The Citizen’s Committee of Cincinnati have selected twelve outstanding citizens as the “civic patriots” who had done the most in making possible the administrative gains in Cincinnati and Hamilton County. One of those named was Murray Seasongood, former mayor of the Ohio municipality.
Mr. Seasongood has been picked by the Cincinnati Post to be the subject of the first of a series of articles on the twelve “civic patriots.” In an article written by the present Mayor, Russell Wilson, who “used to be a newspaperman himself,” Mr Seasongood is praised as “a good and faithful public servant.”
MAYOR ON HIS PREDECESSOR
Said Mayor Wilson of his predecessor:
“Mr. Seasongood has fought valiantly for non-partisanship in county government. His success has been a great boon, both politically and economically, to the citizens of Hamilton County. It is no exaggeration to say that Hamilton is the outstanding county of the United States today. It has become an ideal of government. Mr. Seasongood’s services to good government have been recognized by the National Municipal League, of which he was elected president over two years ago. In 1932 there was conferred on Mr. Seasongood a great honor. He was invited to be Godkin lecturer at Harvard University, and these lectures were published in 1933 by the Harvard University Press under the title, “Local Government in the United Statesâ€”A Challenge and an Opportunity.”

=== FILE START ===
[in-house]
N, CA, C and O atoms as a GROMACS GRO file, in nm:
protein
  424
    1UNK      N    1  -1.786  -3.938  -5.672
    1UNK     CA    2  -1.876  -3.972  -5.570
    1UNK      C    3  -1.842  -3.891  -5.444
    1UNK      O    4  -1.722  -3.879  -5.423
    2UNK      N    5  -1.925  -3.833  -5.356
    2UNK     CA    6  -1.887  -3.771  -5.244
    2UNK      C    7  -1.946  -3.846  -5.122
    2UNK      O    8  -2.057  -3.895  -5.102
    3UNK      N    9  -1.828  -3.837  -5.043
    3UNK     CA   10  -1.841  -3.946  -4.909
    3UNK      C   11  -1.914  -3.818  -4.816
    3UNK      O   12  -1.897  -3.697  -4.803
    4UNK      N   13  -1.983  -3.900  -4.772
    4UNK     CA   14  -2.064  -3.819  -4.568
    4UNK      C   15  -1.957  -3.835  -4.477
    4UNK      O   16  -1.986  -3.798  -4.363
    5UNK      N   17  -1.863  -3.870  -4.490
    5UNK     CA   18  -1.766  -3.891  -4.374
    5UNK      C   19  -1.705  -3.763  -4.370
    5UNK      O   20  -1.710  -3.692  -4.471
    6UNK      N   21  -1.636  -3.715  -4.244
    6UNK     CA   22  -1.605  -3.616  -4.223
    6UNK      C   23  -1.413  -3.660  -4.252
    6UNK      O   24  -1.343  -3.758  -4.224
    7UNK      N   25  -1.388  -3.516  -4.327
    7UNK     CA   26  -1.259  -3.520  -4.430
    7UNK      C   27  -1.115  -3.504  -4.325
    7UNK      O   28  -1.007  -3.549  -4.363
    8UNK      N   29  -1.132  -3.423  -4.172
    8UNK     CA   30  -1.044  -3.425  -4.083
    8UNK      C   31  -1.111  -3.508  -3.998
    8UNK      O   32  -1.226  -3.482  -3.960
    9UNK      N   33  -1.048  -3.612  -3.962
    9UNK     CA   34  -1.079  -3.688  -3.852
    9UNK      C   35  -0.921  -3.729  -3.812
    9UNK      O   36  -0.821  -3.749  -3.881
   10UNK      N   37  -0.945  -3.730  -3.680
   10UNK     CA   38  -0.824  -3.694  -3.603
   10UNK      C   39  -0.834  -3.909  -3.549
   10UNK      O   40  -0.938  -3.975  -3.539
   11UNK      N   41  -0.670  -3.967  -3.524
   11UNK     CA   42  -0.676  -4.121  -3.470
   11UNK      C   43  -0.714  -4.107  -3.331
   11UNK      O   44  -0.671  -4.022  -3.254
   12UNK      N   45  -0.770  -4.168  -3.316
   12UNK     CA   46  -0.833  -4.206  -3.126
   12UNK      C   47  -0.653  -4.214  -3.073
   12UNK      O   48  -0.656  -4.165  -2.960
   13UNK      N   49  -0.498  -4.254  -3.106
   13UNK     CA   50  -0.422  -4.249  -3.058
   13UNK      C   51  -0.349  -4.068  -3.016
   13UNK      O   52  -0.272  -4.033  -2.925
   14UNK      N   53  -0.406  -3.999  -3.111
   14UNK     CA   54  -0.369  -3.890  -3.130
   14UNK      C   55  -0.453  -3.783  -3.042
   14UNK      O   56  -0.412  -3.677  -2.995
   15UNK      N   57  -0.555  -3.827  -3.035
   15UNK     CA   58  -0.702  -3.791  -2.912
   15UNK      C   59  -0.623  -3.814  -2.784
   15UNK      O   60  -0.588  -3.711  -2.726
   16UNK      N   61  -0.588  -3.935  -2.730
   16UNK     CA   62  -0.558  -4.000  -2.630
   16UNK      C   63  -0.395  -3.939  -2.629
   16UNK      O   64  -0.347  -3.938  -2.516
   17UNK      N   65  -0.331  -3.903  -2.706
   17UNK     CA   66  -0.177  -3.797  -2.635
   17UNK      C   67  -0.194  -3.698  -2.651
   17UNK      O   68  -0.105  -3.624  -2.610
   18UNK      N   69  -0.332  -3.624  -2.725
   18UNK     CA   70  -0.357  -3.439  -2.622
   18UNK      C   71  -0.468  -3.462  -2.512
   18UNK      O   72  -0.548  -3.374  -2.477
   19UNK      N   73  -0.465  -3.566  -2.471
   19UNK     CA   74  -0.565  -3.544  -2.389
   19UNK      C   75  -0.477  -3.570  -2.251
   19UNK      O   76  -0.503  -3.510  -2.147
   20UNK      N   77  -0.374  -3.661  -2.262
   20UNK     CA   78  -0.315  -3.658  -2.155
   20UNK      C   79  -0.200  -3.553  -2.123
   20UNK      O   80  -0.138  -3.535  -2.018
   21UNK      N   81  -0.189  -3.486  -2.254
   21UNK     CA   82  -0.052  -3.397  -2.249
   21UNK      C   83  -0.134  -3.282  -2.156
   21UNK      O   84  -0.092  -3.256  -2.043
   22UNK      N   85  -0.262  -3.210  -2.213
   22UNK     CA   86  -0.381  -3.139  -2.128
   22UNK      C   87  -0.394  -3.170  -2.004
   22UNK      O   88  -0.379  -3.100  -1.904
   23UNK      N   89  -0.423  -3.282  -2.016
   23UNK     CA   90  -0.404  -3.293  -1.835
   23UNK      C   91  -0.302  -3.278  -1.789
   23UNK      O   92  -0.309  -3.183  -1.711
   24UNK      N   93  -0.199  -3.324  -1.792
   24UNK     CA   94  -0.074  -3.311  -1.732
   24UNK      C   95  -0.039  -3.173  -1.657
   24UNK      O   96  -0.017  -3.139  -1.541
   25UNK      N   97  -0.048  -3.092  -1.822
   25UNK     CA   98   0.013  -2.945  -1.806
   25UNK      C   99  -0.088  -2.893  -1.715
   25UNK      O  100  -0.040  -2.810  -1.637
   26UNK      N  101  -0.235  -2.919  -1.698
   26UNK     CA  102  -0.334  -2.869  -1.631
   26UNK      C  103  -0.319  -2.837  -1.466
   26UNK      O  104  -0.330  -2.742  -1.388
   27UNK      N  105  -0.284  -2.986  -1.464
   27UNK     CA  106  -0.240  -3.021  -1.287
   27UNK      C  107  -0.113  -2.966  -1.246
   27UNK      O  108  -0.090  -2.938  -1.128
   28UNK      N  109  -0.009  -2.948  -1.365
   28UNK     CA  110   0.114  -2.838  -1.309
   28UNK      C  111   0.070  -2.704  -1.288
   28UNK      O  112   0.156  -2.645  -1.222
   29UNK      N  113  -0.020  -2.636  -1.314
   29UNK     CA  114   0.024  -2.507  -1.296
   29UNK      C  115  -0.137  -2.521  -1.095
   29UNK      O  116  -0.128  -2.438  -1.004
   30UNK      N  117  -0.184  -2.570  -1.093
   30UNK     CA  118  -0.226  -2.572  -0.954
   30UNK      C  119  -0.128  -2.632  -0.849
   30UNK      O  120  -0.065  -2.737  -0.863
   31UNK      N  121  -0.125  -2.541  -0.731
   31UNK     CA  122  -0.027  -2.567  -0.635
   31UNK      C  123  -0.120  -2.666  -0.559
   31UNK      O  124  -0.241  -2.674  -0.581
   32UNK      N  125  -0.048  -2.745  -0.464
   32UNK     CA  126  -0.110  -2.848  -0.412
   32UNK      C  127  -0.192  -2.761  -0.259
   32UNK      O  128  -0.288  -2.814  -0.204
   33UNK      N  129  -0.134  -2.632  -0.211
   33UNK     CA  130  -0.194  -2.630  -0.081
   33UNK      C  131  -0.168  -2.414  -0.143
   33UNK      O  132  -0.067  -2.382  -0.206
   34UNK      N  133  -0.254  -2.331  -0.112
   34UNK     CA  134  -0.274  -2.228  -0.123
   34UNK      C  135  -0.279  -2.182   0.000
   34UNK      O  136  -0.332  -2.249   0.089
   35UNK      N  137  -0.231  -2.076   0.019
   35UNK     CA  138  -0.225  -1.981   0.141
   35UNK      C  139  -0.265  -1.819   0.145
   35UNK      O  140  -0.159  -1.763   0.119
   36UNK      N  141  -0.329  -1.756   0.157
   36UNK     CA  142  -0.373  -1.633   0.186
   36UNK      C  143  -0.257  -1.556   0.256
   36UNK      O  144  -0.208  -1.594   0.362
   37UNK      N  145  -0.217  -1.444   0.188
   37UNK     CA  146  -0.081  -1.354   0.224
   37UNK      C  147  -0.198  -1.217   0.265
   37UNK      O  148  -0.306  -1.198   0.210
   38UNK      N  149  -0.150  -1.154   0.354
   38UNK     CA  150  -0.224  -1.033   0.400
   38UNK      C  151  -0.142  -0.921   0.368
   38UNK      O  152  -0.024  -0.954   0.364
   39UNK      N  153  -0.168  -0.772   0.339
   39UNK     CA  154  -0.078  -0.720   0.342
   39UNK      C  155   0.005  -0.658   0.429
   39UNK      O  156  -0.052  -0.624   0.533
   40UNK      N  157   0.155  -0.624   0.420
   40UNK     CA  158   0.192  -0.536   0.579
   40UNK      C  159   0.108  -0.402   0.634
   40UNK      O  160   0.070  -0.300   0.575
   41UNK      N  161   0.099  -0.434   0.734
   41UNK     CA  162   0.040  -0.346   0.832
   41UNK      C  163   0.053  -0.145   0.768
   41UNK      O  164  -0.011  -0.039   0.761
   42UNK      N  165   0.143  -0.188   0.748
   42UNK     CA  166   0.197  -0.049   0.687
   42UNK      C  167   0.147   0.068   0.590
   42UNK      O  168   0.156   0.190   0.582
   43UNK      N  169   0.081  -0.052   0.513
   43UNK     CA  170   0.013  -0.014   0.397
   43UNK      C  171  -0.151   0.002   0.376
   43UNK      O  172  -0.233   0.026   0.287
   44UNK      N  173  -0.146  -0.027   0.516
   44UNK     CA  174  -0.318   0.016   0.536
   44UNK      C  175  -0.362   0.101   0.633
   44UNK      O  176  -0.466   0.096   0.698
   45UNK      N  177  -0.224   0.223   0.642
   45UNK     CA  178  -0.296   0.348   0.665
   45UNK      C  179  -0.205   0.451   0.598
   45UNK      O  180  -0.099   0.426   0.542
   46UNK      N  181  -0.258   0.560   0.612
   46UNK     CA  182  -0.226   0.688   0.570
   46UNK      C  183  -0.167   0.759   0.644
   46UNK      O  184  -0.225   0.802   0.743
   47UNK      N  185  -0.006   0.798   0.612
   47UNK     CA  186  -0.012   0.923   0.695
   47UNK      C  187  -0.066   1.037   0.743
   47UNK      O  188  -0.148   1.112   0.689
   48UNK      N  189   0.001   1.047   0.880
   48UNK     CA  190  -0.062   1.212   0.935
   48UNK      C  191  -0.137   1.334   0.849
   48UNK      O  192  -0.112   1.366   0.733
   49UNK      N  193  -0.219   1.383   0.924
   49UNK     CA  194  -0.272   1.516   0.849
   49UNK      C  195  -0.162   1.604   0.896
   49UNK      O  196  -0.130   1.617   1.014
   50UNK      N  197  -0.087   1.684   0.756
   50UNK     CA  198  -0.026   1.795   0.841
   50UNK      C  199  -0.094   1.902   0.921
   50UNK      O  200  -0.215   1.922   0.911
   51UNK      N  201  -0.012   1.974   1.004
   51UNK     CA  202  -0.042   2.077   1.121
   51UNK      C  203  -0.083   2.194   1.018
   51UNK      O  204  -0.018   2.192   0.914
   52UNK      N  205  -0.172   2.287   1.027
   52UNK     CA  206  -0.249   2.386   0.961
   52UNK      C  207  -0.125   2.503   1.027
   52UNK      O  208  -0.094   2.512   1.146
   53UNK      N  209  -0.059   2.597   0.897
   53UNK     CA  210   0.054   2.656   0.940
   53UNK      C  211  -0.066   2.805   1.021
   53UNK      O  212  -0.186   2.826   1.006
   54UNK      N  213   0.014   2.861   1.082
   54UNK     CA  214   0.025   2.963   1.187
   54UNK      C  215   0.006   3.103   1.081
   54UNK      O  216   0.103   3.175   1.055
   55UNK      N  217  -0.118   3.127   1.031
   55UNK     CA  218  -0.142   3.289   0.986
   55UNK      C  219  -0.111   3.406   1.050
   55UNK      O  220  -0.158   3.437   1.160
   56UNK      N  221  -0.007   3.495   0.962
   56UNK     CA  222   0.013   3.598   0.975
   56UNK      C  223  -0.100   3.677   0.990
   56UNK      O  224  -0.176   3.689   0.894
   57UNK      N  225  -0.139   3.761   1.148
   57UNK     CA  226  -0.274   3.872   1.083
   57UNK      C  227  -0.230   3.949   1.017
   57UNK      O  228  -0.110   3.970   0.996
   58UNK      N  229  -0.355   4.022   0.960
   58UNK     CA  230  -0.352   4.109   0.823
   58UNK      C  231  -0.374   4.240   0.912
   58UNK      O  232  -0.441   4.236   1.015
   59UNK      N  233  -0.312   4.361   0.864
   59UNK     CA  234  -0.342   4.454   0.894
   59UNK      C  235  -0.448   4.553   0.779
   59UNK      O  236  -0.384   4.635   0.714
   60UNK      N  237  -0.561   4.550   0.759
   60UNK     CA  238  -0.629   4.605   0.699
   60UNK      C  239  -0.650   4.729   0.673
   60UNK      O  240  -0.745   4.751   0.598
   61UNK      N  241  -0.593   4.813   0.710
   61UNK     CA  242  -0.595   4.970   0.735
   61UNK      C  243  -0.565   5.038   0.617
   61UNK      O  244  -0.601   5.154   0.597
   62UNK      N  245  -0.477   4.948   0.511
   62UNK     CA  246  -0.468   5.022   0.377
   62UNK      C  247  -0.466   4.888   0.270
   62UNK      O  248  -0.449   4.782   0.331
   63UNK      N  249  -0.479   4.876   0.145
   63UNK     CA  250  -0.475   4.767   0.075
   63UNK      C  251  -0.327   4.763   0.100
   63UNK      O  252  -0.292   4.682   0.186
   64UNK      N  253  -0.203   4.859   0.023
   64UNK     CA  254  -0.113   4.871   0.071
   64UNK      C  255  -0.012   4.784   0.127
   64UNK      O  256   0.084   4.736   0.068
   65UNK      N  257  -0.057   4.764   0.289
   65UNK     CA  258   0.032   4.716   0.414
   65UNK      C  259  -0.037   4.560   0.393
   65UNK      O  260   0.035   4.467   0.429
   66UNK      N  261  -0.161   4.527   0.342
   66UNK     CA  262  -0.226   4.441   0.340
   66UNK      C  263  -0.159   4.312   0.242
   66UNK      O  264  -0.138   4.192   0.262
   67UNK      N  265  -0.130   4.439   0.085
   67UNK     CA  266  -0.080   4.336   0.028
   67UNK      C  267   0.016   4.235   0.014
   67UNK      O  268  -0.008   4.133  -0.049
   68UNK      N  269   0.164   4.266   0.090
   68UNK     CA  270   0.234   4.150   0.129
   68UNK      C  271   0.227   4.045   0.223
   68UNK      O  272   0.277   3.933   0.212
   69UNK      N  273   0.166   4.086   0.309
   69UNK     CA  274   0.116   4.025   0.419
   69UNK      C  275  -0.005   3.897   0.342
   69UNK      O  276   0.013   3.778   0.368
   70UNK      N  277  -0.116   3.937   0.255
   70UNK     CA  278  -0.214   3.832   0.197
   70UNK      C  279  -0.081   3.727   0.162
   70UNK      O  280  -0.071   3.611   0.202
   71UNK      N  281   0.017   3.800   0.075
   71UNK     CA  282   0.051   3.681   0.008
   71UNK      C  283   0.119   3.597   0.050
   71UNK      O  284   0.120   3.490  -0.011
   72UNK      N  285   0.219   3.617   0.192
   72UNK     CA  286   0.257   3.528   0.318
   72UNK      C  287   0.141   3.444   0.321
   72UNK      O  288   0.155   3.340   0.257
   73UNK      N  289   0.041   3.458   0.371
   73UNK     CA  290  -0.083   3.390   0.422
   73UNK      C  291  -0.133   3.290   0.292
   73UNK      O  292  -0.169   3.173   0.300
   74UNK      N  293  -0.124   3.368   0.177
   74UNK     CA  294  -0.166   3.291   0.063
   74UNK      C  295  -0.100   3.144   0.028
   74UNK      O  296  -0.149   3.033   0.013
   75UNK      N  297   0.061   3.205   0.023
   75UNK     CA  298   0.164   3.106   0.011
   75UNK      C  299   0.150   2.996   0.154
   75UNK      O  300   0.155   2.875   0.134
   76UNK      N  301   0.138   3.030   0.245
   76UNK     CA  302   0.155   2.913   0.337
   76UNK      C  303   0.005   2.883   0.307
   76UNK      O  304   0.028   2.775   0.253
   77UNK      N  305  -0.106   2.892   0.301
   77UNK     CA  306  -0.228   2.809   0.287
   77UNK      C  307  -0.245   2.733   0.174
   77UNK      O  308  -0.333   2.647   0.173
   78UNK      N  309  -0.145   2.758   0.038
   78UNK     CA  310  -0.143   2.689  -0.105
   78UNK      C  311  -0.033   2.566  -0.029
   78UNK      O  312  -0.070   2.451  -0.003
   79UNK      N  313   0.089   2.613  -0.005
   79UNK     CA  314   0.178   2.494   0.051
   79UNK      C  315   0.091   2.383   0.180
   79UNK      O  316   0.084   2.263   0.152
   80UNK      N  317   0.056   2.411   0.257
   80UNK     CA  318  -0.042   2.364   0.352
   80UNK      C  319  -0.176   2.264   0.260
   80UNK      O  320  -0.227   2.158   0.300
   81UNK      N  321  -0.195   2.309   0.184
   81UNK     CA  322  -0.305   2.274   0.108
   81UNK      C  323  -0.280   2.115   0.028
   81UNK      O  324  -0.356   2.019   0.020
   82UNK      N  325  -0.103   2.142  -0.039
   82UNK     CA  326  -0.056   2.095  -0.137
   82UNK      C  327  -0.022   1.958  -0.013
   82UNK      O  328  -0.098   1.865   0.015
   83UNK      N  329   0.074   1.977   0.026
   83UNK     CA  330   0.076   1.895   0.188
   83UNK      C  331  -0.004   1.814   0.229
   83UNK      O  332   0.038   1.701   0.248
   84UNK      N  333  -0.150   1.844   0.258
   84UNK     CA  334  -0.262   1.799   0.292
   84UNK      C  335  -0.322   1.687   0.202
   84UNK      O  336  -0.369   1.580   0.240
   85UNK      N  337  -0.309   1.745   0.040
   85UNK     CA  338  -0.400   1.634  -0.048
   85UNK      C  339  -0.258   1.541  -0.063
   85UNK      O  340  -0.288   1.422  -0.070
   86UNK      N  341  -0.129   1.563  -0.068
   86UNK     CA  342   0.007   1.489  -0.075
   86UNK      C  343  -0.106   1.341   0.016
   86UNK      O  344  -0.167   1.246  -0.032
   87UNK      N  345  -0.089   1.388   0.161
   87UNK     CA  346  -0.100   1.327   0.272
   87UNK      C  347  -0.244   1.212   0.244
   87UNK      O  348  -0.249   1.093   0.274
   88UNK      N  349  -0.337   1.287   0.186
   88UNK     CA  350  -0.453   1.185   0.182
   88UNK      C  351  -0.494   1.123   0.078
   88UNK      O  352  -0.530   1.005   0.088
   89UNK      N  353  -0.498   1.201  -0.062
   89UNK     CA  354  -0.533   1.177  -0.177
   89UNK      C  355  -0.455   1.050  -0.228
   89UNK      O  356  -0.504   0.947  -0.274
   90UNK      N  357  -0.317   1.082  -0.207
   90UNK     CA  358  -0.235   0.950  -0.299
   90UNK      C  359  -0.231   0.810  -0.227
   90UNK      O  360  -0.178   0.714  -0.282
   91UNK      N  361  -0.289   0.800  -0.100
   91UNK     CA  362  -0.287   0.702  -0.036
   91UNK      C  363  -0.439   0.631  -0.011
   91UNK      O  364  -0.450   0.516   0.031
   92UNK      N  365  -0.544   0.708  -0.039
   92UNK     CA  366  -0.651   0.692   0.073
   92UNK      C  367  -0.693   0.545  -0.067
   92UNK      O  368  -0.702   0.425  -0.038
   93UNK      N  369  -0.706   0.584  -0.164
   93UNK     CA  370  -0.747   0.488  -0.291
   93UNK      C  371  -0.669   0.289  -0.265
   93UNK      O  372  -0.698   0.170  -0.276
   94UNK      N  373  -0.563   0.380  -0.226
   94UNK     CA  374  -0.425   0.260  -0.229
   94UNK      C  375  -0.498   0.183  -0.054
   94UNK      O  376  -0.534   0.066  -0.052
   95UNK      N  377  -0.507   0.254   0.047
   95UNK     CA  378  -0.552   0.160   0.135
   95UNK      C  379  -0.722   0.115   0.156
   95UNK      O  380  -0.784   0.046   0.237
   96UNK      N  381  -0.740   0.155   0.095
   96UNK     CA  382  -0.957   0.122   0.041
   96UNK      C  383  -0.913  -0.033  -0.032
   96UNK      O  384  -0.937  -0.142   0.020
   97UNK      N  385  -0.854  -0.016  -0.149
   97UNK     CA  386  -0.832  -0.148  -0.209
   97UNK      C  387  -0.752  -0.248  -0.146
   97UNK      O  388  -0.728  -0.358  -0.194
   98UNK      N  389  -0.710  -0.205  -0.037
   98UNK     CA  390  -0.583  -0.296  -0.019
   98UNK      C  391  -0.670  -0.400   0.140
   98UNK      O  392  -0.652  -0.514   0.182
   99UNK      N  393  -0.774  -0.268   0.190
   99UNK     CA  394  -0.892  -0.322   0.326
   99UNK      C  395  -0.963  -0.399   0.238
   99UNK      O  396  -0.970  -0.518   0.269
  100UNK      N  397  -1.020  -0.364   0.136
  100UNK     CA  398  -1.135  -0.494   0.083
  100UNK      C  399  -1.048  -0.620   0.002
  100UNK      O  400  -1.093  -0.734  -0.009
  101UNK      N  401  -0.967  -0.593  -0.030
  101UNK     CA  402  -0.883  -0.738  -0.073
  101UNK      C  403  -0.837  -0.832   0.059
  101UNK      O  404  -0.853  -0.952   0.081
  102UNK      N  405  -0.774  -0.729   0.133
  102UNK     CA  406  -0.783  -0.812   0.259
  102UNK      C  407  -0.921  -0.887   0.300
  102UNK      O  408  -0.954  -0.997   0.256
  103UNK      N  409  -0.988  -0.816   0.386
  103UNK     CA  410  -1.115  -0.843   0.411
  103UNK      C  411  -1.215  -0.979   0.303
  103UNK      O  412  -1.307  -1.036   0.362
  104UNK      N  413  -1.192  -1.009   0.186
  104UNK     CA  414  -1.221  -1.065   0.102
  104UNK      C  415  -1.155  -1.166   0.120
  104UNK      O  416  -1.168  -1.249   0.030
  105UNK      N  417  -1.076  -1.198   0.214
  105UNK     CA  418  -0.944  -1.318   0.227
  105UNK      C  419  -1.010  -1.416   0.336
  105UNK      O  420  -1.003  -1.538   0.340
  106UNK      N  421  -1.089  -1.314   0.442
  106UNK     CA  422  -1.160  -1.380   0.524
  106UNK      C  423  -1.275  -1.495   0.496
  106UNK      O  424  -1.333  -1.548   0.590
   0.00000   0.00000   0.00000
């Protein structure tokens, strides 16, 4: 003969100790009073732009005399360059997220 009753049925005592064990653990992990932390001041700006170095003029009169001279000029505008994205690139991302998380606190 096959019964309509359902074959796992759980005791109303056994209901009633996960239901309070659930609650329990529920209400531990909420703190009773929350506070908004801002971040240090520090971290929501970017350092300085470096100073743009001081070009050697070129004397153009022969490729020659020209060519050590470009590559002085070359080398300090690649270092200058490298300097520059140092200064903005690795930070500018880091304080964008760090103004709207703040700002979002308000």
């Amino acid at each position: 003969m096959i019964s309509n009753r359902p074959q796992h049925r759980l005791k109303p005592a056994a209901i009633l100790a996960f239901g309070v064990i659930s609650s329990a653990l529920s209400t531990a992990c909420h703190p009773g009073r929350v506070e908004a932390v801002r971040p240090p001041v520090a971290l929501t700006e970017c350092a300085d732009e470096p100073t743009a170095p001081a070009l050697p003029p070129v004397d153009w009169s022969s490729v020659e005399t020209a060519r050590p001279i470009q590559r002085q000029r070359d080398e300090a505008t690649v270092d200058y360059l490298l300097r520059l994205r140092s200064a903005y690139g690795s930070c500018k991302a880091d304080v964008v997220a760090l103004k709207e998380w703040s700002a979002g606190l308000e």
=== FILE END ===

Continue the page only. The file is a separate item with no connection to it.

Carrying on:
The article reviews Seasongood’s political career and recalls his work in the creation of a new charter and his installation of the City Manager System in Cincinnati. It also dwells on the four years he was Mayor of the city, 1926-1930.
Mr. Seasongood will be 56 years old October 27. He is a true native of Cincinnati, both the families of his mother and father residing there for the past 100 years. He is a graduate of Harvard where he achieved an A.B., A.M. and L.L.B. After college he practiced law. In 1923 his public life began when he first urged charter changes.
The Archive of the Jewish Telegraphic Agency includes articles published from 1923 to 2008. Archive stories reflect the journalistic standards and practices of the time they were published.